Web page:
Calculating profit The money a fish farmer obtains through selling fish constitutes an income. Assuming prices are similar, this income increases as the quantity of fish sold - the farm output - increases see Diagram 1, end of section However, to produce fish, a commercial farmer must have access to, and use the factors of production, which in turn cost money. Total costs of production therefore also increase with output. The profit made by a fish farmer is the difference between sales income and total costs of production see Diagram 2, end of section However if you do not include a cost for you or your family's time, the profit will be equivalent to your earnings.
Whenever income is greater than total costs, there is a real profit from fish farming. If this is not the case, there is a loss, and measures will have to be taken to change this situation see Section In Sections From these data, commercial farmers will obtain an estimate of gross and net profits.
They will then be able to assess in a more precise way their performance as a commercial fish farmer and to improve this performance through management practices see Section At the end of the year, the above records will provide information on: the total value of the fish given away; the total value of all fish harvested; the amount gained net profit or lost net loss through fish farming.
Keeping day-to-day records efficiently 3. A simple form can be used day by day to record for one month all activities around the fish farm, every amount of money spent and all the details of fish production. This is called the daily record form Form A. You may prepare a form similar to the example below in a small school copybook, using two facing pages per form.
Prefer squared paper. You will need 12 forms for one year of records. Any activity, such as work done on the fish farm and items of equipment purchased for it, should be immediately noted down together with such relevant data as money spent, number of fish harvested, and number of fish given or sold. It is important to note these details as soon as they are available.
Do not leave it for the next day or even later , because delay will result in errors and bad records. It is best to always carry with you a small pocket notebook and a pencil or pen to be able to note at any time and on the spot whatever you wish to record. At home, preferably on the same day, transfer these draft notes on to your daily record form.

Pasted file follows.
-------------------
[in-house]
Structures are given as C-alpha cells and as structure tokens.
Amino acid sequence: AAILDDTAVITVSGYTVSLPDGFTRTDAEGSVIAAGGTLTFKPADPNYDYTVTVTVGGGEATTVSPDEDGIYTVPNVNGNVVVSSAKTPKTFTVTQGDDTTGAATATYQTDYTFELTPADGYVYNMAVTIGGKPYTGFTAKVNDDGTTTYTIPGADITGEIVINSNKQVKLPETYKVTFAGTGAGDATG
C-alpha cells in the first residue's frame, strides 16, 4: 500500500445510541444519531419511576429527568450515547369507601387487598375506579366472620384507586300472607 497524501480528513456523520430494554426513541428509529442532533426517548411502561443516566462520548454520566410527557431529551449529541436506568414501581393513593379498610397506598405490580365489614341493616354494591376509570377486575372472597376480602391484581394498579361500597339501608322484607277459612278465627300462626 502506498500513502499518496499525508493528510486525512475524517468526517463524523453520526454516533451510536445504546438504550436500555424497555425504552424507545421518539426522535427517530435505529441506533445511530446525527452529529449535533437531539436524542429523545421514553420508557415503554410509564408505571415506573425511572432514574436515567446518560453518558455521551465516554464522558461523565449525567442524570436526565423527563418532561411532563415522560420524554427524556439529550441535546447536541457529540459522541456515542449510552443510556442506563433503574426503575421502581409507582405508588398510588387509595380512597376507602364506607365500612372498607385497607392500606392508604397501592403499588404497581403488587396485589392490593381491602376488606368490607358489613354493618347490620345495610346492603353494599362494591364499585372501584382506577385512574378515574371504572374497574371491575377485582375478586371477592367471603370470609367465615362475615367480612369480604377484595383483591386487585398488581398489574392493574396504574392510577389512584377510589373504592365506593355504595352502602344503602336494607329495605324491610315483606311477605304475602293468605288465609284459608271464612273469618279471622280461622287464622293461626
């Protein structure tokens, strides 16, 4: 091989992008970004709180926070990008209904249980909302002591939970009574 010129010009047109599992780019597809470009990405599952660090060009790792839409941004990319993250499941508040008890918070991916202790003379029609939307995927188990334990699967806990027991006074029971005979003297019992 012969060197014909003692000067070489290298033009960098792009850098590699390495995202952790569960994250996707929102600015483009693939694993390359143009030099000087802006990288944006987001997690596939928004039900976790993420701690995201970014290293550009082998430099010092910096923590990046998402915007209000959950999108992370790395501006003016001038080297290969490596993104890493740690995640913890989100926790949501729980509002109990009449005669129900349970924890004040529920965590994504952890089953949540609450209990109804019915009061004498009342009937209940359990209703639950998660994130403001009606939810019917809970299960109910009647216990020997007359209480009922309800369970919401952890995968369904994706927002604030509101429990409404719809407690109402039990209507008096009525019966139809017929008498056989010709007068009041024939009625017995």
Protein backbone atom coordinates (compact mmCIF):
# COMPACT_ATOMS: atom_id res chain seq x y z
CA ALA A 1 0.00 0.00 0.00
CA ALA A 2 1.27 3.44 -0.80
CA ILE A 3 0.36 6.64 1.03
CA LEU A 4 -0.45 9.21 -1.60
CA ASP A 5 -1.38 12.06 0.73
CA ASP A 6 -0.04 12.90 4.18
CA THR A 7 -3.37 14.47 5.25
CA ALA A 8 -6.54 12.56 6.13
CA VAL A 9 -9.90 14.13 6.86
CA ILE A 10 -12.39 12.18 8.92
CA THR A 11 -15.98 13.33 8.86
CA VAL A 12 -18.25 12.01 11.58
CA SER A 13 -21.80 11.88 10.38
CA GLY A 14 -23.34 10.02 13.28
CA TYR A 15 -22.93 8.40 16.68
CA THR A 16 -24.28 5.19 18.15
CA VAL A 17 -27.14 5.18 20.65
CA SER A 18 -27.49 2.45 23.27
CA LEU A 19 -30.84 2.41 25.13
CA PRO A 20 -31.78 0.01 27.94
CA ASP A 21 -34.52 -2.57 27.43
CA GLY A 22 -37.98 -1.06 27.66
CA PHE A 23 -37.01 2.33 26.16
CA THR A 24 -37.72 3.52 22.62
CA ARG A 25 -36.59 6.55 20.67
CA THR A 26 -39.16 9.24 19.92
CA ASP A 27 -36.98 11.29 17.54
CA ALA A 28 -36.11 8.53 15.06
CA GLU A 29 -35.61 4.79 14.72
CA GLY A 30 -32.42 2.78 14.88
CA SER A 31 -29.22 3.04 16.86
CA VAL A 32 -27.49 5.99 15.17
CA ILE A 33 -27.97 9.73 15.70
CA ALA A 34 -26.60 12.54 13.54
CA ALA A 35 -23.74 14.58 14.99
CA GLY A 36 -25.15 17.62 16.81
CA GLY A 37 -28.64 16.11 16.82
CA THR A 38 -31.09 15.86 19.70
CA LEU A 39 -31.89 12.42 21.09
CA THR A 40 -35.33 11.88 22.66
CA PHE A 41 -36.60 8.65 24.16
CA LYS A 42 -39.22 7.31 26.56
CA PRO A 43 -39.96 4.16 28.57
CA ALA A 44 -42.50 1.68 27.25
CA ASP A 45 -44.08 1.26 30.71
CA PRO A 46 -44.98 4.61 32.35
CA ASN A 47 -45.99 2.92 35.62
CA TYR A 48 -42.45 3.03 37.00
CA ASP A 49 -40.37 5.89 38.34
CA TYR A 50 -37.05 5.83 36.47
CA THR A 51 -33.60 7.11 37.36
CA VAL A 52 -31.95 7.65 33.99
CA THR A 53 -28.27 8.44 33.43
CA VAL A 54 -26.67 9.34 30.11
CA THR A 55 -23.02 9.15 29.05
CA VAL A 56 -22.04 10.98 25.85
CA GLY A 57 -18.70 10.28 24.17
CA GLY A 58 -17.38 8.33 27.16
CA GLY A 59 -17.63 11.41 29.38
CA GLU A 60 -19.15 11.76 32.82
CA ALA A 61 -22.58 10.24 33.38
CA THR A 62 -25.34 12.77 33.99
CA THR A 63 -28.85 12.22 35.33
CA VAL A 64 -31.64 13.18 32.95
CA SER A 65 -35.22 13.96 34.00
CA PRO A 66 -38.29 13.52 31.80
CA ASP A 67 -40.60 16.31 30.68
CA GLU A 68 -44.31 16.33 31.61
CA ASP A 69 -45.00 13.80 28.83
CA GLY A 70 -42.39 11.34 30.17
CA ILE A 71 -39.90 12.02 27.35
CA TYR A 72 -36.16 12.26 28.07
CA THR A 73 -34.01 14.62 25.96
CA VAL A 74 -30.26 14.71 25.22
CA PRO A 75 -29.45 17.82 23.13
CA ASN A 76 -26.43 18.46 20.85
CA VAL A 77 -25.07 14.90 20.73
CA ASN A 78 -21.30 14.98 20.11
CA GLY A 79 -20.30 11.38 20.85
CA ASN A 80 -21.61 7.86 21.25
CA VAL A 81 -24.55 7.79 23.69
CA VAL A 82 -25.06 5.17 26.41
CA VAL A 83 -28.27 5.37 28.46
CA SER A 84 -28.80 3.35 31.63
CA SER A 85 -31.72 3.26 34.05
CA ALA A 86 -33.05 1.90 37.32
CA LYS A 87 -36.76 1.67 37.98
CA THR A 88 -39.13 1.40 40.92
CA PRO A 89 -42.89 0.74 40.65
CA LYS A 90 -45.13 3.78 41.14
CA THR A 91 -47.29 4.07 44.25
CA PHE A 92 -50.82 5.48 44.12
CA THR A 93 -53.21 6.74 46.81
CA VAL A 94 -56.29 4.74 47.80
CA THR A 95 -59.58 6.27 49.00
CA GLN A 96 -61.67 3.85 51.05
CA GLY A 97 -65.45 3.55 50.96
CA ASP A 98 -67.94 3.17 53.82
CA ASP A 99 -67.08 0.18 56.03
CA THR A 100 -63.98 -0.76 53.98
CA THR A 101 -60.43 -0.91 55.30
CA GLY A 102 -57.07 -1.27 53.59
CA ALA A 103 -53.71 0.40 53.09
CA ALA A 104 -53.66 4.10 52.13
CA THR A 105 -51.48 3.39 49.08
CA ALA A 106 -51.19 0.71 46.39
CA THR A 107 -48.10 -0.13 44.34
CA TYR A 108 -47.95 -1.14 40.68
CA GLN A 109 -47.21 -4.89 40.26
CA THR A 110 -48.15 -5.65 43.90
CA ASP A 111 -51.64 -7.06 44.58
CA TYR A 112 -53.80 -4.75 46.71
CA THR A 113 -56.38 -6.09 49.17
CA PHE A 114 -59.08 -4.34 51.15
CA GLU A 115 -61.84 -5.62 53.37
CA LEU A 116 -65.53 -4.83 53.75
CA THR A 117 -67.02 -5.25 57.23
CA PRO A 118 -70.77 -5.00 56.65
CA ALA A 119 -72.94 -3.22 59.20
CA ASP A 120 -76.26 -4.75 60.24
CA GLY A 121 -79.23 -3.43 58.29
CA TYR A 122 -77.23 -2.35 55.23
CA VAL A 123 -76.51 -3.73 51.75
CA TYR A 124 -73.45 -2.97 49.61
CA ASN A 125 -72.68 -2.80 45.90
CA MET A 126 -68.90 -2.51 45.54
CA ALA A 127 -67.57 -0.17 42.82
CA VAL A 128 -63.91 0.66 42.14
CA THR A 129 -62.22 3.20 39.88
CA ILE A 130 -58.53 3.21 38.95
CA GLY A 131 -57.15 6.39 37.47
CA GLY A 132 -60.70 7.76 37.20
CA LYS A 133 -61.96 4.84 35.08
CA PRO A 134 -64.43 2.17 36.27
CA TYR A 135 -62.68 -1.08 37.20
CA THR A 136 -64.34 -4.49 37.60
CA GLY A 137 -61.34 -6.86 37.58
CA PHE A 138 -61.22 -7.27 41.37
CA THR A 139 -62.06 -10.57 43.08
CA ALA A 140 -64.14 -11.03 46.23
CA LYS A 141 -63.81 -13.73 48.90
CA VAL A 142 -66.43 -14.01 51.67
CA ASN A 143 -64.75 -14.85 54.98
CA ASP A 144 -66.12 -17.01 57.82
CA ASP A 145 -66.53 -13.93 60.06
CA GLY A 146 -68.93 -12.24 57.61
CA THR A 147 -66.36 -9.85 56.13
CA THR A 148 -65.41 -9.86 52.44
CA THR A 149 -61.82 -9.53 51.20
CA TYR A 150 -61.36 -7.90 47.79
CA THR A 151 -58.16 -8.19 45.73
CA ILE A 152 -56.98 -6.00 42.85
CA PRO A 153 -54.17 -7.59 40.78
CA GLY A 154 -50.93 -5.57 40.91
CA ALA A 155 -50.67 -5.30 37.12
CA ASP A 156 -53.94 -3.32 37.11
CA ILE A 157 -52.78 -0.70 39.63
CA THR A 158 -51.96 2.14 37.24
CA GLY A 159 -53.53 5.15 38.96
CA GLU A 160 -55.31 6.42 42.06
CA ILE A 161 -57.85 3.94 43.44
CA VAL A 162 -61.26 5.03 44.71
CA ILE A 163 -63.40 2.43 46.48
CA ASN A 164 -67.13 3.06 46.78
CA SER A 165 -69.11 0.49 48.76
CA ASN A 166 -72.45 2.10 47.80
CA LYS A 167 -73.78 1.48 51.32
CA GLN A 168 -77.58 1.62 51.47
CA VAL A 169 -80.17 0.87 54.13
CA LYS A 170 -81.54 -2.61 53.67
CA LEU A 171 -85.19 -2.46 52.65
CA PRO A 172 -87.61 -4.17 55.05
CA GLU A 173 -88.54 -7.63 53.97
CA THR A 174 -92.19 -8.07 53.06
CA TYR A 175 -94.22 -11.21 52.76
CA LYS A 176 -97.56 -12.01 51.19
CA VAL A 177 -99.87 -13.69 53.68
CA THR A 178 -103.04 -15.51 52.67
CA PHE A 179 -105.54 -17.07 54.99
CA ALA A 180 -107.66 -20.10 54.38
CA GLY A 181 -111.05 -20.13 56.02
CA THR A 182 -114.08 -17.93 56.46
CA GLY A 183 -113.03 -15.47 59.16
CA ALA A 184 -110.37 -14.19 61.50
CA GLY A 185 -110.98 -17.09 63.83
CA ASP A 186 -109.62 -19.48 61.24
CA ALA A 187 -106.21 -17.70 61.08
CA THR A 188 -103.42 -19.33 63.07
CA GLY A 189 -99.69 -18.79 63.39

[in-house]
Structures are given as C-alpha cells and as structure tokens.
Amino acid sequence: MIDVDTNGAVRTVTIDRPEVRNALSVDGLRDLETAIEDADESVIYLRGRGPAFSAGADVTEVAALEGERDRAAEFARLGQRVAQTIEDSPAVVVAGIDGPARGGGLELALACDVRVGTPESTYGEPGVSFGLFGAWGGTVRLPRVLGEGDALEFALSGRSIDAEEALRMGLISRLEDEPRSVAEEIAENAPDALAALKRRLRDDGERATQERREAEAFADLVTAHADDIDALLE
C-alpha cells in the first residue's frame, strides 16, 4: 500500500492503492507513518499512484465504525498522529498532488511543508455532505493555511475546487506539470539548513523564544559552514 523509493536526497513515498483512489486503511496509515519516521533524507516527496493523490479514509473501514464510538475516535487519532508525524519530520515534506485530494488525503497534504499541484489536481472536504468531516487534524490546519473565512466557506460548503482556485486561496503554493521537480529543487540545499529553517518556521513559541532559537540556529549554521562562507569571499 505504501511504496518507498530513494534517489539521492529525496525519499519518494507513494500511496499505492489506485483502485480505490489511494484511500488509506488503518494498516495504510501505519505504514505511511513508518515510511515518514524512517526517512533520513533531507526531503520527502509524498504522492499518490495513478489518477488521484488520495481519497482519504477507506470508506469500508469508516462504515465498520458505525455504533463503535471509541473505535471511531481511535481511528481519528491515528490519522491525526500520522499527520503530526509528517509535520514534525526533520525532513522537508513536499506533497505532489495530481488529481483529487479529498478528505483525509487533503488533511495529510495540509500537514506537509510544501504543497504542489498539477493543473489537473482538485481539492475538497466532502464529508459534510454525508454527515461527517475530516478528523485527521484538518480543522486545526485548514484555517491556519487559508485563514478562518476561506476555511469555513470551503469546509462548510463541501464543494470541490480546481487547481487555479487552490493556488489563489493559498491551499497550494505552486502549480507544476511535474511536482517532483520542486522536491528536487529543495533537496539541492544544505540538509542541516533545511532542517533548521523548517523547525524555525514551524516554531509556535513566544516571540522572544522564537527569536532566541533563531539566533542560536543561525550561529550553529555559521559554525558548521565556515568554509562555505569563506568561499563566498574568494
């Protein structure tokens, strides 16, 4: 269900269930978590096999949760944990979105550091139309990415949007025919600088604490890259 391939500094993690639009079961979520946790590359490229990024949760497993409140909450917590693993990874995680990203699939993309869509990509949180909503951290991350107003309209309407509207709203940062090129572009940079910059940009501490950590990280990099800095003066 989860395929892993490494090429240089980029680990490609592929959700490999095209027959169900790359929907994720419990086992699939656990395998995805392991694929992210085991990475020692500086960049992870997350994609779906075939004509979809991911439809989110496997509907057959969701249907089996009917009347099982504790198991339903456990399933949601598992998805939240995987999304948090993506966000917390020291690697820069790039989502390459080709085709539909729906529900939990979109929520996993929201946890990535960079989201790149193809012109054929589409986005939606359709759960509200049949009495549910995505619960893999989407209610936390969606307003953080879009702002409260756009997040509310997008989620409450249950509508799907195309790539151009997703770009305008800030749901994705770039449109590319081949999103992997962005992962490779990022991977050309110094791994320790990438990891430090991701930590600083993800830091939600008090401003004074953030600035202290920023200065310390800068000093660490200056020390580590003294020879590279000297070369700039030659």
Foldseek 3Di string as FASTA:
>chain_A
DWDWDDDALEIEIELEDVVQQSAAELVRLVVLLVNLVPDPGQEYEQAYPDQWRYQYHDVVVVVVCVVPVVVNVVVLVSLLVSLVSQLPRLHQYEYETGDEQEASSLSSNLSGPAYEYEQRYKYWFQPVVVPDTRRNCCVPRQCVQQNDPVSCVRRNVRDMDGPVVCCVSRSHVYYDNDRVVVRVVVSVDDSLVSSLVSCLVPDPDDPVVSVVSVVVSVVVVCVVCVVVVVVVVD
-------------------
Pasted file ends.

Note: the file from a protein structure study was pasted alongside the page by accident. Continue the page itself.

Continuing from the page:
Then cross out from your pocket notebook the transferred data thereby avoiding any duplicate transfer that would also result in errors and bad records. Each form is used for one month.
At the end of the month sum up the various columns to obtain the totals for the month. Example You have two small fish ponds m2 and m2 where you produce Nile tilapia for your family needs and sometimes for bartering or selling locally.
Your fish feed mostly on natural food produced through in-pond composting of your farm wastes. You use casual labour only for major jobs and pay it in kind, mostly with fish from the ponds.
For the month of January , your daily records 8 columns are as shown in Form A. For example, on 3 January, you crop some fish to eat and remove some dead fish - mention from which pond you take them.
On 8 January, note the name of the labourer employed. On 28 January, note to whom you give some fish. If possible, note how much time you and your family spend. This will help you to obtain the average weight of each fish later. This is called your income, in cash.
You harvested fish, of which you gave 19 to casual workers and kept 21 for your family. You sold the rest fish weighing This should equal the total from column 4.Depending on the feed that is given, it can help with desirable colour, growth and overall health and well-being. Collaboration on capacity building and sharing of information and experiences between research institutions and between countries must be initiated. The main motivation for a commercial or semi-commercial farmer is to earn an income from producing and selling fish. Packed tightly.
As a commercial farmer, you will want to monitor your fish stocks closely.
The answer could quite possibly be genetic engineering. Checking on your fish farm management at the end of the year 7. Because of the demand of sufficient fresh H2O. In some instances. Fish are stocked in coops. Tilapia is a tropical fish that requires warmer water to survive.
For guidance, you may also use the chart below giving average total length TL of fish and minimum total weight of the sample to be obtained. Multiply average weight column 22 by number of fish present column This claim. By the end of the production cycle days output is For countries like the Philippines, Thailand and Indonesia, where marine fish comprises a significant portion in the total fish consumption, opportunities exist for introducing value-added aquaculture products, and also for marketing and processing initiatives to make more use of under-utilized freshwater species and to optimize allocation of raw materials and supplies Tietze, Example Following on the above example for April , a completed annual balance sheet Form D is obtained in early , after transferring each month the daily record totals.
There are different species of tuna including, bluefin, yellowfin, and albacore.
However, in spite of the production increase for freshwater fish in particular and total fish supply in general in the past decades, prices of aquatic products have increased in all the countries.
However, the profit value is largely driven by the Asian markets and is culture specific. Concern remains that resultant bacterial growth strips the water of oxygen, reducing or killing off the local marine life.